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Union Targets Inmates' College Program

May 10, 2003|Jenifer Warren | Times Staff Writer

SACRAMENTO — California's powerful prison guards union is trying to kill one of only two programs in the state allowing inmates to earn college degrees, angering advocates who say that educating felons prevents many of them from committing crimes after their release.

The popular program at Ironwood State Prison in Blythe enrolls 280 inmates pursuing a two-year associate of arts degree through the local community college. It has 800 more convicts on a waiting list and has won accolades as a model that should be introduced at all 33 prisons.

But the local chapter of the California Correctional Peace Officers Assn. has demanded that the warden abolish the program, arguing that it is wrong to provide state-funded education to rapists, molesters and murderers.

The inmates, like other eligible low-income Californians at community colleges, receive free textbooks and a waiver of fees through the program, which uses videotaped lectures and computer-based coursework in lieu of classroom teaching. The cost per inmate is about $750 a year, though the prisoners also receive counseling from college advisors.

In February, protests by the union prompted the elimination of a similar program at Chuckawalla Valley State Prison, which is also in Blythe, said its spokesman, Lt. Warren Montgomery. That ended classes for 50 inmates.

The warden at Ironwood, James E. Hall, has so far stood behind the program. Hall said inmates who participate have proved far less likely to create disciplinary problems, and argued that educating convicts benefits society.

"If inmates can better themselves in prison, they're more likely to find a job when they get out and less likely to go back to their predatory ways," Hall said. "That's good for everybody."

But the president of the union's local chapter, Kelly Breshears, holds a different view. In a memo distributed to guards at the medium-security prison in eastern Riverside County, he said the union is outraged that Palo Verde Community College would provide state-funded education to inmates rather than offering it "to people in the community who pay taxes and may benefit from these services."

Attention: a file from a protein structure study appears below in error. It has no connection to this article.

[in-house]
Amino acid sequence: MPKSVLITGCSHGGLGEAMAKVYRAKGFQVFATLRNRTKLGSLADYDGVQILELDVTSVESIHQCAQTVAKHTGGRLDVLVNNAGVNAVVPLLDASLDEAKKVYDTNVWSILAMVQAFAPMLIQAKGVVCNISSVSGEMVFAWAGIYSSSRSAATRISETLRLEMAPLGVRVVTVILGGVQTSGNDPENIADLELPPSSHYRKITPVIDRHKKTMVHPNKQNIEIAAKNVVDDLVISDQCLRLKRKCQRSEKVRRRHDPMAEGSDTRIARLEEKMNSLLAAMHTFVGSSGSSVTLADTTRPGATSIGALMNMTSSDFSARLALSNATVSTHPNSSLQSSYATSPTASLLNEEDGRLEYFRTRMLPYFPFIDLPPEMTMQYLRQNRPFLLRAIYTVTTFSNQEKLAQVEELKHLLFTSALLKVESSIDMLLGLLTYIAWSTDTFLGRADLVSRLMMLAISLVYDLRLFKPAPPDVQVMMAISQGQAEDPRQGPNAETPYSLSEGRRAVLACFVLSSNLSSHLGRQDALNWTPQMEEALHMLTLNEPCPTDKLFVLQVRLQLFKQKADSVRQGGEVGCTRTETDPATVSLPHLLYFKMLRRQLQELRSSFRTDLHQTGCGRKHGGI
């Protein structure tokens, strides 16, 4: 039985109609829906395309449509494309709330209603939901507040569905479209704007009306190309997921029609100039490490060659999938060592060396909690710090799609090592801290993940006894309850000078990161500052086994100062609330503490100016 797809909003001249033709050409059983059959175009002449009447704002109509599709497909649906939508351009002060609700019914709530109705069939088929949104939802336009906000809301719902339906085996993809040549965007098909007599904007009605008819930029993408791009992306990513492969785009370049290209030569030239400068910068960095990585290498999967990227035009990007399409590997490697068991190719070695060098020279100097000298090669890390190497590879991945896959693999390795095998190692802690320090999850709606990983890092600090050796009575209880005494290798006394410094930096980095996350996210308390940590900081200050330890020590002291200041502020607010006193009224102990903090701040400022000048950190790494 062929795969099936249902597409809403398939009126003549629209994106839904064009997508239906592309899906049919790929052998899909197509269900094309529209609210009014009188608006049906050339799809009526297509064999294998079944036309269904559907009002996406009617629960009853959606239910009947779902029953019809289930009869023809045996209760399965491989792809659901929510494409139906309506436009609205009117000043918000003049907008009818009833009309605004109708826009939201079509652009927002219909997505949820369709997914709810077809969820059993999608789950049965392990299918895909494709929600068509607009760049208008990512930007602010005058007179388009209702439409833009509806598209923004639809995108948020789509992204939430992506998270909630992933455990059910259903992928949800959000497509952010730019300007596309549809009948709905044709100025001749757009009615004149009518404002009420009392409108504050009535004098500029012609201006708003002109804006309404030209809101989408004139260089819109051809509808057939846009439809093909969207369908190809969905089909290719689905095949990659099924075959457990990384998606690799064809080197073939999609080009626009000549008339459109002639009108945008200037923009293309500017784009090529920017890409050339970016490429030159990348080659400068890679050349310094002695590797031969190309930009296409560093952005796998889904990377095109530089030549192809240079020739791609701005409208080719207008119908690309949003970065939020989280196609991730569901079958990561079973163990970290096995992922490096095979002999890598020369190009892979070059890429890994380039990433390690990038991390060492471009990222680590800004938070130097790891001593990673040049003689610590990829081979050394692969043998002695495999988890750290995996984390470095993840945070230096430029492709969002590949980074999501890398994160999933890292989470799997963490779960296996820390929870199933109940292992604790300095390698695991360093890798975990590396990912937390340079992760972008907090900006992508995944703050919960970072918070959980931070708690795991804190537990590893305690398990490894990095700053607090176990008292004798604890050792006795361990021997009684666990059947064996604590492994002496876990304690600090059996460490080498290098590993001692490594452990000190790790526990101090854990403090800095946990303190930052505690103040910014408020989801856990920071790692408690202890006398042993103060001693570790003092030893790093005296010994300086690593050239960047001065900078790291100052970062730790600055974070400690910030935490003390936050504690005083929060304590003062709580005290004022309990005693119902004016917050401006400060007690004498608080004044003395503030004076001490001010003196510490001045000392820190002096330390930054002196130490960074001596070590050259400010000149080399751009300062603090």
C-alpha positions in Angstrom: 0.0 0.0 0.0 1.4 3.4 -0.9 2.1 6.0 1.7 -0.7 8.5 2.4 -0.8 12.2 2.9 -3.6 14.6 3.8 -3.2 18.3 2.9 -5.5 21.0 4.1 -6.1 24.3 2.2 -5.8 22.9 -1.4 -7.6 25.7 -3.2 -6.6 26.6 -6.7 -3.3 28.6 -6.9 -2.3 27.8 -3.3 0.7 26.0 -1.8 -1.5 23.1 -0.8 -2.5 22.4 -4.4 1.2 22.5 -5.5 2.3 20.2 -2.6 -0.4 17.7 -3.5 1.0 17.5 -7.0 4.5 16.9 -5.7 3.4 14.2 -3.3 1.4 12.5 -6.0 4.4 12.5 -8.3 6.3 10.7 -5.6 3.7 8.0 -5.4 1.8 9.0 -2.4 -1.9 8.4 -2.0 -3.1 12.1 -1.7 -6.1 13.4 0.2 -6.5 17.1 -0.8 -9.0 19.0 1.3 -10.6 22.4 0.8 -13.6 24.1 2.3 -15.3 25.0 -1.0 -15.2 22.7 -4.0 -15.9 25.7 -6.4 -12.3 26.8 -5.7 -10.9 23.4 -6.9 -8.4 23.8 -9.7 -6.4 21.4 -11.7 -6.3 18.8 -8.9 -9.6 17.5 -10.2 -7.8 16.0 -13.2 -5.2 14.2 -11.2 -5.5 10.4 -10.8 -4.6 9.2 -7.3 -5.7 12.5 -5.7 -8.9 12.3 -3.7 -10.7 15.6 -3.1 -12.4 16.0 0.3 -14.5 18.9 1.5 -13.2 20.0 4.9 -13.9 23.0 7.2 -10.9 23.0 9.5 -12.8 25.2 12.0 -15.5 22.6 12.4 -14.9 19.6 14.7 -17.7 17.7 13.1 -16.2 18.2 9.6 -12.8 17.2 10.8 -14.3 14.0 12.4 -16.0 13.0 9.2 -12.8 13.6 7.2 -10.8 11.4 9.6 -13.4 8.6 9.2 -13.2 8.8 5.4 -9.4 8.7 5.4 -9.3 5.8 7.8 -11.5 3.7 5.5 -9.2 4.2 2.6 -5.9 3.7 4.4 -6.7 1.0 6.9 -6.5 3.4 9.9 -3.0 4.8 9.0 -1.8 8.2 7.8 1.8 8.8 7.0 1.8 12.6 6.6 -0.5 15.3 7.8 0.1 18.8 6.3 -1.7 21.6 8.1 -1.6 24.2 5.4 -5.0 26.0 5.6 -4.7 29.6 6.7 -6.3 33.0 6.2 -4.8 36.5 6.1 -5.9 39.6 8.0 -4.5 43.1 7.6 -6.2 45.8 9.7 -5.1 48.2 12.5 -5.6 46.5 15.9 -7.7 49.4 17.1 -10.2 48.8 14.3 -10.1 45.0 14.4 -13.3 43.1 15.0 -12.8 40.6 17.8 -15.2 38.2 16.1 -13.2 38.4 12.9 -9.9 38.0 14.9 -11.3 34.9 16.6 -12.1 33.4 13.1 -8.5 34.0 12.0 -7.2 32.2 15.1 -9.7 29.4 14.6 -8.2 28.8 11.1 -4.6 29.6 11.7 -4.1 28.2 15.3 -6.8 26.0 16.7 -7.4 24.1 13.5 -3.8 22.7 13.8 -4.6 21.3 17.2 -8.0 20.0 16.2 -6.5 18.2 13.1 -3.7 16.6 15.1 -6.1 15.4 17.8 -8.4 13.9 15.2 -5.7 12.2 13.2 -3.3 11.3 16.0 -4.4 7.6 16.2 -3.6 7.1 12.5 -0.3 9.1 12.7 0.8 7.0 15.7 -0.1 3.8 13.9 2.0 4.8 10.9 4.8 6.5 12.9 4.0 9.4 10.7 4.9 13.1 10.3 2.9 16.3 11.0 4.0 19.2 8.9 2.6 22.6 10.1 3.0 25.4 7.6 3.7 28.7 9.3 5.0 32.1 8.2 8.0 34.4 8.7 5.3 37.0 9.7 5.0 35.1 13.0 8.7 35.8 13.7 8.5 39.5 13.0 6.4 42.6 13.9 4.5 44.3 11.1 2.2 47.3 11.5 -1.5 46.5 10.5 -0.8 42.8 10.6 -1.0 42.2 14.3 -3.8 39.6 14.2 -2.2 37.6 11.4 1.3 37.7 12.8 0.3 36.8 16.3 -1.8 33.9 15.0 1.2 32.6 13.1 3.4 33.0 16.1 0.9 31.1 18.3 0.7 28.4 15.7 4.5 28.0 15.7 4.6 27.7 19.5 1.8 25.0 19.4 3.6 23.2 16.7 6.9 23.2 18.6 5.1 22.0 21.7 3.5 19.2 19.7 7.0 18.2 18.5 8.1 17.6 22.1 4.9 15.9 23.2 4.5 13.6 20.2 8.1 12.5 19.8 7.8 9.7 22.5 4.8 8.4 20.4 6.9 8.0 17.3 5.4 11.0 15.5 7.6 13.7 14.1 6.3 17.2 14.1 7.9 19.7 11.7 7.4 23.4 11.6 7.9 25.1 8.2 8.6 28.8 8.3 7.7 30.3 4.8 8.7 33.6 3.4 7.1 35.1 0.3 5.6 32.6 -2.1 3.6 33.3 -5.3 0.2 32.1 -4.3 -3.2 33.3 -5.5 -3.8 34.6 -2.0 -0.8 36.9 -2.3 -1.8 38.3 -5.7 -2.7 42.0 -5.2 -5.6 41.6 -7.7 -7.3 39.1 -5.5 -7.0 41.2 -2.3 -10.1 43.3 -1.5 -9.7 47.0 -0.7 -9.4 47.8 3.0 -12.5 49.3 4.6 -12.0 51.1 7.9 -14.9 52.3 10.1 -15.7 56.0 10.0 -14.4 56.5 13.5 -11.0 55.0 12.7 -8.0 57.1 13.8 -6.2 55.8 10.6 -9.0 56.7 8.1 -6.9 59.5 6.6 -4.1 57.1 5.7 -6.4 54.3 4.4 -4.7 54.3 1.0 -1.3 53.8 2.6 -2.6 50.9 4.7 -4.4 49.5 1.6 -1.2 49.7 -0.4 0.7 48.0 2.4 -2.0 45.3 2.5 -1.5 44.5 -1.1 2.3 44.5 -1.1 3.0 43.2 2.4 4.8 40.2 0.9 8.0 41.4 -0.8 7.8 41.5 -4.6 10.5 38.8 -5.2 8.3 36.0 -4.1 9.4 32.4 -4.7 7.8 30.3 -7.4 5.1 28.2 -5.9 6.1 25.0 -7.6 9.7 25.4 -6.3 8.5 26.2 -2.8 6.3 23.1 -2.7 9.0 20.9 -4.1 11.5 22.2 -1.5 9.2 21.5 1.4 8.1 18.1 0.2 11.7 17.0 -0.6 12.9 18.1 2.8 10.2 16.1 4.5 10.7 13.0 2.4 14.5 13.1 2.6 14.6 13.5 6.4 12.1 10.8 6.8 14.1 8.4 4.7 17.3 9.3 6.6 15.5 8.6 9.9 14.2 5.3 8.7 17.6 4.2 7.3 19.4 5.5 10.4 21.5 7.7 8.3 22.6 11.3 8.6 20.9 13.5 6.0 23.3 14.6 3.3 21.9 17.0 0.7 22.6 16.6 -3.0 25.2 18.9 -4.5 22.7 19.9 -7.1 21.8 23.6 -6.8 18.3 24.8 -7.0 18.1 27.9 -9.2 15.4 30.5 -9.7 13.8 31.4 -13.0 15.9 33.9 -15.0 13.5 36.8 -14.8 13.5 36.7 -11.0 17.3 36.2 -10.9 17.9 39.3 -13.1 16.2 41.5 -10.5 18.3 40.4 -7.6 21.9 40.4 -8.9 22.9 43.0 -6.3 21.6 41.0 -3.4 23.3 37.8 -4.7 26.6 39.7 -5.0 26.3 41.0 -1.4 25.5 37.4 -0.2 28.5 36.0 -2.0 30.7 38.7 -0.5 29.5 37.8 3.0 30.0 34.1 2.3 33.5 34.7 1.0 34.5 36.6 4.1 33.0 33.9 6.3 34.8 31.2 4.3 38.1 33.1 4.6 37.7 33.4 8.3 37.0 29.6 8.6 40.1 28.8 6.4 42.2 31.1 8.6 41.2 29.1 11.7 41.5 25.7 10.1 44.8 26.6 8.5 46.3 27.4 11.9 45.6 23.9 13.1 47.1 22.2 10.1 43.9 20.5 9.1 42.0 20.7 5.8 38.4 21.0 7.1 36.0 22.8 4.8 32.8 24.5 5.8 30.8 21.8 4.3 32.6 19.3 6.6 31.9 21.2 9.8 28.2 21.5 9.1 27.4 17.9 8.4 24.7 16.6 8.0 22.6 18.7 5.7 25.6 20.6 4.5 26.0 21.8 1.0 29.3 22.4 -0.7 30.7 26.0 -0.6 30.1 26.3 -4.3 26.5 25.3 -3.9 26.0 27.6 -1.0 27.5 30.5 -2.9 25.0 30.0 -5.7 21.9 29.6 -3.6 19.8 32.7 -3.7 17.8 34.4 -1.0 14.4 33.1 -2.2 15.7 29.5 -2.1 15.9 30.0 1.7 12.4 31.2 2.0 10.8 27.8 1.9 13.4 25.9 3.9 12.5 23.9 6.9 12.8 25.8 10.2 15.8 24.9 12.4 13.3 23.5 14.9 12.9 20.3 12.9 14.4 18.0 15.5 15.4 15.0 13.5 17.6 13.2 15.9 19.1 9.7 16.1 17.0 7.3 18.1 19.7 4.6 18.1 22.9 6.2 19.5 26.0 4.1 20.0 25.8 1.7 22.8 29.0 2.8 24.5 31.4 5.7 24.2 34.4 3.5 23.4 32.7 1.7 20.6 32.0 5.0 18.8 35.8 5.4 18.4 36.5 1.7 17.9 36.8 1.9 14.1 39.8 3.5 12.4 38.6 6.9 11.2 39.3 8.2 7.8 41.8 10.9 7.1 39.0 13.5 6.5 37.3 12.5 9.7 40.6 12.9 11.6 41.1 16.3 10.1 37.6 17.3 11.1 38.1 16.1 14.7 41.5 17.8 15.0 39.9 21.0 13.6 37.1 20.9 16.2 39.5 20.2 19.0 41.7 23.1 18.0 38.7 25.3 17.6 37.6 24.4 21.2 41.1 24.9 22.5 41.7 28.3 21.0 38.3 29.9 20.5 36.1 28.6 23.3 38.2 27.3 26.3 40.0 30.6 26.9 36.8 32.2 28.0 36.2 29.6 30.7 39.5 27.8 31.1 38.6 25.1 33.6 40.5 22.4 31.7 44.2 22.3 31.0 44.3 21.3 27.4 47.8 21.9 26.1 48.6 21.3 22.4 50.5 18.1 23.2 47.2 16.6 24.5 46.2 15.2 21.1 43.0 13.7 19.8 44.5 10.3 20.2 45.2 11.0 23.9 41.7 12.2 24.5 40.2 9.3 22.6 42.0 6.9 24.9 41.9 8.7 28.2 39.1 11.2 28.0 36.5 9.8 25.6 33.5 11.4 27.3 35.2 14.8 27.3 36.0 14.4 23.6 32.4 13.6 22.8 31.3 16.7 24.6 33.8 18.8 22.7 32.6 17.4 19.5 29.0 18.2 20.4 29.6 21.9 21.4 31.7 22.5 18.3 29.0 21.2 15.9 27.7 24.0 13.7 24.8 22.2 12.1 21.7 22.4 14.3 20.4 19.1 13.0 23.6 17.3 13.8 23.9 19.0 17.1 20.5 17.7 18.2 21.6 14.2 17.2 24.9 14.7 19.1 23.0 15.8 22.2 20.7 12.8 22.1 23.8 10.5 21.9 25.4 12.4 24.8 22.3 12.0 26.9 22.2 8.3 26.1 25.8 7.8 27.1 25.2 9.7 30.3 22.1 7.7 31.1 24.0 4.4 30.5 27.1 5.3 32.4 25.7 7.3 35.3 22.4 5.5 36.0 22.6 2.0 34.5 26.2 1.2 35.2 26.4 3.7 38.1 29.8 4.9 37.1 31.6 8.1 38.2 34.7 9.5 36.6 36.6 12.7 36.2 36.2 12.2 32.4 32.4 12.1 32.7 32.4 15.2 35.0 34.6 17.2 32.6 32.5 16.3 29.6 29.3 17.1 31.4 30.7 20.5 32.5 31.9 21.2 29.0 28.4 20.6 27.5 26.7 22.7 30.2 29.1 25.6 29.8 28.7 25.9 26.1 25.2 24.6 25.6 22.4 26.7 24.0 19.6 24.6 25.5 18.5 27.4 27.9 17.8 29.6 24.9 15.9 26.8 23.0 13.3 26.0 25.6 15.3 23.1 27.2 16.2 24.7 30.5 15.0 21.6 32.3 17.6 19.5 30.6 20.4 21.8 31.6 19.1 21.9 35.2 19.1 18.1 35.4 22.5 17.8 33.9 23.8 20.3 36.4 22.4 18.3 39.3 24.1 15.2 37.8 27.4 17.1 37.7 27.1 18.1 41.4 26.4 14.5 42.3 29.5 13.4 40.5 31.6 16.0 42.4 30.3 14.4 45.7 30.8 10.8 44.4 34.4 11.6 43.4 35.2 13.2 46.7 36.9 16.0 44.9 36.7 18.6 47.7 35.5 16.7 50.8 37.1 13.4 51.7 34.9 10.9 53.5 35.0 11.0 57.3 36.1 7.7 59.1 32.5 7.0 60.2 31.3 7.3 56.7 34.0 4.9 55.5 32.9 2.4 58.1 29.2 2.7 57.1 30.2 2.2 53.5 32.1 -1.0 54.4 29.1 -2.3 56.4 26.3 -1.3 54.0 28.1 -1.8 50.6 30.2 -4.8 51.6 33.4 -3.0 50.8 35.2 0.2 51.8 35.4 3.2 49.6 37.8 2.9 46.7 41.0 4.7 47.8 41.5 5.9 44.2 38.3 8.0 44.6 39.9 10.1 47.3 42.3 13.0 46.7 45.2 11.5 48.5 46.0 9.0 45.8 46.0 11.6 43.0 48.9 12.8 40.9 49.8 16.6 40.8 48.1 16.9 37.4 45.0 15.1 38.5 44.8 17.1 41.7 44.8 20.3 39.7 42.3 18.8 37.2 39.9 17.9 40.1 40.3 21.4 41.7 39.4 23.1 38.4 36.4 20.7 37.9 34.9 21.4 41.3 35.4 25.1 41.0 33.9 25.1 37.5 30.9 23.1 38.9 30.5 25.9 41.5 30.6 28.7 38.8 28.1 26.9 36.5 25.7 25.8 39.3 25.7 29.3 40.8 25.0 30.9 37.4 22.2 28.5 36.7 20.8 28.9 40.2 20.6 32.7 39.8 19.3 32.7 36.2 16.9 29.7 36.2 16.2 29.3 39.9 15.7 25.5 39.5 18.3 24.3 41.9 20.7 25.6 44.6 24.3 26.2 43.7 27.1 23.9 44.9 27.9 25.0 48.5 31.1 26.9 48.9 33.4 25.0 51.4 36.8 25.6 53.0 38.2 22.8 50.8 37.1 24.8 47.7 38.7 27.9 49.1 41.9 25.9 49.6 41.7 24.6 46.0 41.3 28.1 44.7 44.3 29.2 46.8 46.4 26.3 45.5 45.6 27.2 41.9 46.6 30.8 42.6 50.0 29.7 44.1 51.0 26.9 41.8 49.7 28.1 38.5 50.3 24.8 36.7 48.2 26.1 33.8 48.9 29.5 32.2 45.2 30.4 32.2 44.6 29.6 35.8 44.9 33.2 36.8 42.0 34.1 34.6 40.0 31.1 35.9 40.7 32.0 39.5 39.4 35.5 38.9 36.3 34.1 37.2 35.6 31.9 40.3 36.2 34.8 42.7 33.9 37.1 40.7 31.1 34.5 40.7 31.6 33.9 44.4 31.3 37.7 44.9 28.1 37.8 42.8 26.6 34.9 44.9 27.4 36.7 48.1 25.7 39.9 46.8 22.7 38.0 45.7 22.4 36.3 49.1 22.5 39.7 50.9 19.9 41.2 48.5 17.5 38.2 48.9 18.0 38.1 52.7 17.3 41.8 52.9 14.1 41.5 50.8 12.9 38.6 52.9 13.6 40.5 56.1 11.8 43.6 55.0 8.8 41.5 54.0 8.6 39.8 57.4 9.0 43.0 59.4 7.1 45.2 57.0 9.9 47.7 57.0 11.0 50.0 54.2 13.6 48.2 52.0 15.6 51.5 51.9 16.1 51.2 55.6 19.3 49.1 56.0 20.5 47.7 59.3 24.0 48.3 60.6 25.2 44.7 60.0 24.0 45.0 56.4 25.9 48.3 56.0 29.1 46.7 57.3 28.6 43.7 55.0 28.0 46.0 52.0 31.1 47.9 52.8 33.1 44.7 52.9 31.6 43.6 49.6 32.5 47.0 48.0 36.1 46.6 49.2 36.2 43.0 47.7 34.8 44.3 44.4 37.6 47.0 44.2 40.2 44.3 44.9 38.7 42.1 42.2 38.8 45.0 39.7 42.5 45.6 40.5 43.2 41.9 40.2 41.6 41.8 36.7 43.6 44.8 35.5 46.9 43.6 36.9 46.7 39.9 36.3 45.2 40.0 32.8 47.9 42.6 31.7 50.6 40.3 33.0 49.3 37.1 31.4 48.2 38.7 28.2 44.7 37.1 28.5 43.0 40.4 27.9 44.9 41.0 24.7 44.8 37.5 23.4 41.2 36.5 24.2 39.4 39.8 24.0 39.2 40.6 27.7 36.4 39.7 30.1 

Neither Breshears nor officials at union headquarters in West Sacramento returned telephone calls from The Times seeking comment. But the April 23 memo urged members to boycott all prison-backed fund-raisers, blood drives, picnics and other functions until the program is canceled.

College officials say the union's characterizations of the program are inaccurate and that in fact the alliance with Ironwood has permitted them to add faculty, expand the curriculum and increase opportunities for other disadvantaged residents of their remote district.

Palo Verde Community College President James Hottois said that although he understands some of the thinking behind the union's complaints, teaching convicts is not depriving the free residents of Blythe of a chance at a college degree.

"The truth is no community member has been turned away because of this inmate program," Hottois said. "In fact, by expanding our enrollment, it has allowed us to improve our services for everyone."

Hottois said that after the prison program was launched, the college decided to offer classes via videotape and computer to other community members who are either homebound, work full time or live far from the campus.

"So people in Needles, a long way from our campus, are now able to take advantage of what we offer," Hottois said.

Nationally, statistics show that prisoners who earn college degrees are far less likely to return to prison once they are paroled. One Arizona study showed that prisoners who earned a two-year degree had a recidivism rate of 10%, compared with a national rate of about 60% at that time.

For years, prisoners were able to work toward college degrees through the federal Pell Grant program. But in 1994, Congress eliminated the federal scholarships, and hundreds of college programs at prisons were scrapped.

In California, San Quentin is the only other penitentiary offering a small number of convicts a chance to earn a two-year degree through a small Christian college in Oakland that uses an all-volunteer faculty. A few other universities offer correspondence courses, but inmates must pay tuition, which few can afford.

Controversy over the Ironwood program comes as Gov. Gray Davis is proposing cuts to vocational training and the few other non-employment activities that remain for prisoners. Even without such cuts, the Department of Corrections reports that its vocational and basic education classes can serve only one-quarter of the 159,000 Californians behind bars.

The move against the Ironwood program has angered Senate leader John Burton (D-San Francisco), who praised it last year during a hearing in the Capitol.

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